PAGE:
• Offscreen Moment of Awesome: All the characters demonstrate amazing skills offscreen, ranging from the crime they committed prior to the events of the game, using Madame Rose as a battering ram to escape from a time bomb, to surviving 14 days from Tangiers to Burma in poverty.
  • Poisoned Chalice Switcheroo: During the dinner scene.
  • Poison Ring: One makes an appearance in both the original and sequel games.
  • Pretty in Mink: Miss Peach sometimes wears a white fox wrap.
  • Punny Name:
    • Didit, the butler, is a pun on The Butler Did It.
    • Miss Peach's first name is Melba, as in Peach Melba.
  • Race Lift: The earliest version of the board game has a European woman for Miss Scarlet, but later versions depicted Scarlet as an Asian Dragon Lady. This version stayed with the later depiction and cast an Asian actor as Scarlet.
  • The Reveal: Wouldn't be a mystery without one...or several in this case:
    • Miss Peach is actually a French con artist and M. Brunette's daughter. Or so she thinks...
    • M. Brunette isn't actually Mr. Boddy's lawyer (or a lawyer at all), but a con artist as well. However, he's not Miss Peach's biological father, having adopted her, and is not actually French, only pretending for her.
    • Professor Plum is revealed during the second will reading to have been married to Mr. Boddy's daughter (who's now deceased). But the reveal of secrets includes how she died. It turns out that he had to conduct an experiment on a new poison he concocted and was out of rats...
    • Sergeant Grey is not a real police officer, but actually a homicidal maniac who escaped from an asylum and stole a police uniform. He's also the long lost love child of Mr. Boddy and Mrs. White.
    • Miss Scarlet being a spy is more of a Captain Obvious Reveal. On the other hand, Colonel Mustard is a former spy forced to retire after getting a steel plate implanted in his head. A magnetic steel plate.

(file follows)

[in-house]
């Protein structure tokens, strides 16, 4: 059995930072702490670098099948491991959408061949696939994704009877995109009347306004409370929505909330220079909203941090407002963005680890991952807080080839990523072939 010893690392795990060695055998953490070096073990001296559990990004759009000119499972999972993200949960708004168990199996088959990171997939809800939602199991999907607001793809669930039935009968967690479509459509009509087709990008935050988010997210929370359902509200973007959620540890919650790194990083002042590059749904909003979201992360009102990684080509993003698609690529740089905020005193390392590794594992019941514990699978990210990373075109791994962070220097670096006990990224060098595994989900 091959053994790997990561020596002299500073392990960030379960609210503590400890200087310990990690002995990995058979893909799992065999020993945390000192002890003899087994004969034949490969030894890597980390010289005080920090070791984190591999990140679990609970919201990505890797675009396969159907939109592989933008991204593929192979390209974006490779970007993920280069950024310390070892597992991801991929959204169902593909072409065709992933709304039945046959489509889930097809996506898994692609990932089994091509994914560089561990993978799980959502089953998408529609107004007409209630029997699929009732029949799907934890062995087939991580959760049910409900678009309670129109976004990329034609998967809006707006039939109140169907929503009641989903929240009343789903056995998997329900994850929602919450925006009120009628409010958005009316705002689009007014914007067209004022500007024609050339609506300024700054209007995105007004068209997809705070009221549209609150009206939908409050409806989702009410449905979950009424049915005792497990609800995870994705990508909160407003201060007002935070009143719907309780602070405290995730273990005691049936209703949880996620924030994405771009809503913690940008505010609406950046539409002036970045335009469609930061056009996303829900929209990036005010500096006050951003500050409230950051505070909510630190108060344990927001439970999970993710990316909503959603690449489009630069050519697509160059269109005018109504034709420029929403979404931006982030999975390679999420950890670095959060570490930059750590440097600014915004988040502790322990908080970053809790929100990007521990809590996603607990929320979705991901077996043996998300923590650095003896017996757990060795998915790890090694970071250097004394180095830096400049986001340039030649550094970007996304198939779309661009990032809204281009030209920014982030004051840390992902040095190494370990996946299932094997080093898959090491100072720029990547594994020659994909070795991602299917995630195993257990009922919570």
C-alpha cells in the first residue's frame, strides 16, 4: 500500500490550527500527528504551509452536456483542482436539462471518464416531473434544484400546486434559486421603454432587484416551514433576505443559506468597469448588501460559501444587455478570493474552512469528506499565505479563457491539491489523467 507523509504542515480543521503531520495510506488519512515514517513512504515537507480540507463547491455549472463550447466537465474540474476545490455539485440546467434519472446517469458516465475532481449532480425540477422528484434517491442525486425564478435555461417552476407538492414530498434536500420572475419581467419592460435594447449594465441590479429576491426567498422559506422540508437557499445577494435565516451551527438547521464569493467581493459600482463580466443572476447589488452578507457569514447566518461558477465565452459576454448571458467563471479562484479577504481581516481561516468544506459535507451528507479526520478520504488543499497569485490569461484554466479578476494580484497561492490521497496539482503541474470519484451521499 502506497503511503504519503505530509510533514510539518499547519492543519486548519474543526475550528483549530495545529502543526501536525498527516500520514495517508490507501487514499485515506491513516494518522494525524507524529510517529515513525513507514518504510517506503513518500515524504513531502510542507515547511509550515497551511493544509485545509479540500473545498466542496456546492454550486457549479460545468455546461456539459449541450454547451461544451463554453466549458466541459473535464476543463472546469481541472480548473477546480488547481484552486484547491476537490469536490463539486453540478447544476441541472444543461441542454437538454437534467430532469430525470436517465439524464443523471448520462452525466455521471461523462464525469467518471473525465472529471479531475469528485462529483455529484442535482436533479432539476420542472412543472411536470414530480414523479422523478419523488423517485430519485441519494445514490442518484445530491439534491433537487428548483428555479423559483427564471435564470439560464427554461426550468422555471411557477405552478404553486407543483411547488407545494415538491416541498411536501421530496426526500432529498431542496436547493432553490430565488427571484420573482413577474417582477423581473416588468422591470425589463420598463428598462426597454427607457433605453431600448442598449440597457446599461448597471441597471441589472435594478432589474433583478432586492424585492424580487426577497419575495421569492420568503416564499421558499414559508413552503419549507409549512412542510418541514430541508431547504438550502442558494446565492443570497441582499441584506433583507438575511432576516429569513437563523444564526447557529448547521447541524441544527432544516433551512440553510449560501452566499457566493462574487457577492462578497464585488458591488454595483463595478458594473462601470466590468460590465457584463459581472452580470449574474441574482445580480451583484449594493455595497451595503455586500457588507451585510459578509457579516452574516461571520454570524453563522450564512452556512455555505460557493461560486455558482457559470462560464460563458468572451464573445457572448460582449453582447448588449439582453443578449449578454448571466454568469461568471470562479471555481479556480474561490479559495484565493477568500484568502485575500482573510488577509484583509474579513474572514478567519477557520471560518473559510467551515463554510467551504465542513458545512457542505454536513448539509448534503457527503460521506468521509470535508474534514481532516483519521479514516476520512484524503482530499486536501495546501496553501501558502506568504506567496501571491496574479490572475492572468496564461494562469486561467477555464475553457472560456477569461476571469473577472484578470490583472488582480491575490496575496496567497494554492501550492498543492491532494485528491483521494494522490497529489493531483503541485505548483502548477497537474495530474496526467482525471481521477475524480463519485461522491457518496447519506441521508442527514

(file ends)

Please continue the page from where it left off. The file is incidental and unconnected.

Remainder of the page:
• Skewed Priorities: In the second game, when Mister Green checks the case where he has stored the money, he finds there is a bomb inside it, instead. He's more bothered by the money being missing, than the fact he has a ticking bomb sitting in front of him, which he just casually tosses to the side.
  • Shout-Out: Madame Rose states that Mrs. White came recommended from a pair of brothers in Massachusetts, the Parker Brothers.
  • Southern Belle: Miss Peach is portrayed as a rich woman from the Deep South in this game. It overlaps with Meaningful Name, since Georgia is famous for its peaches.
  • Tampering with Food and Drink: During the dinner scene in Mr Boddy's mansion, almost all of the guests end up poisoning something that is served for the table.
  • Tontine: Mr. Boddy does a variant in his latest will where the last surviving person among those who attended the reading would claim the entire inheritance. Naturally, all sorts of attempted murders occur.
  • Troll: Didit is this in the first game, acting as though he's just been murdered, as well as cutting the lights just when Mister Boddy is about to revel who murdered him during a seance. He claims he does this as a joke to give everyone the push to get started.
  • VHS Game: An adaptation of Clue, by Parker Brothers. The regular game of Clue, minus the board, gets elements brought to life via live-action actors. Players compete to try to solve the mystery of who killed Mr Boddy. Trope Maker and Ur-Example of the VHS Game.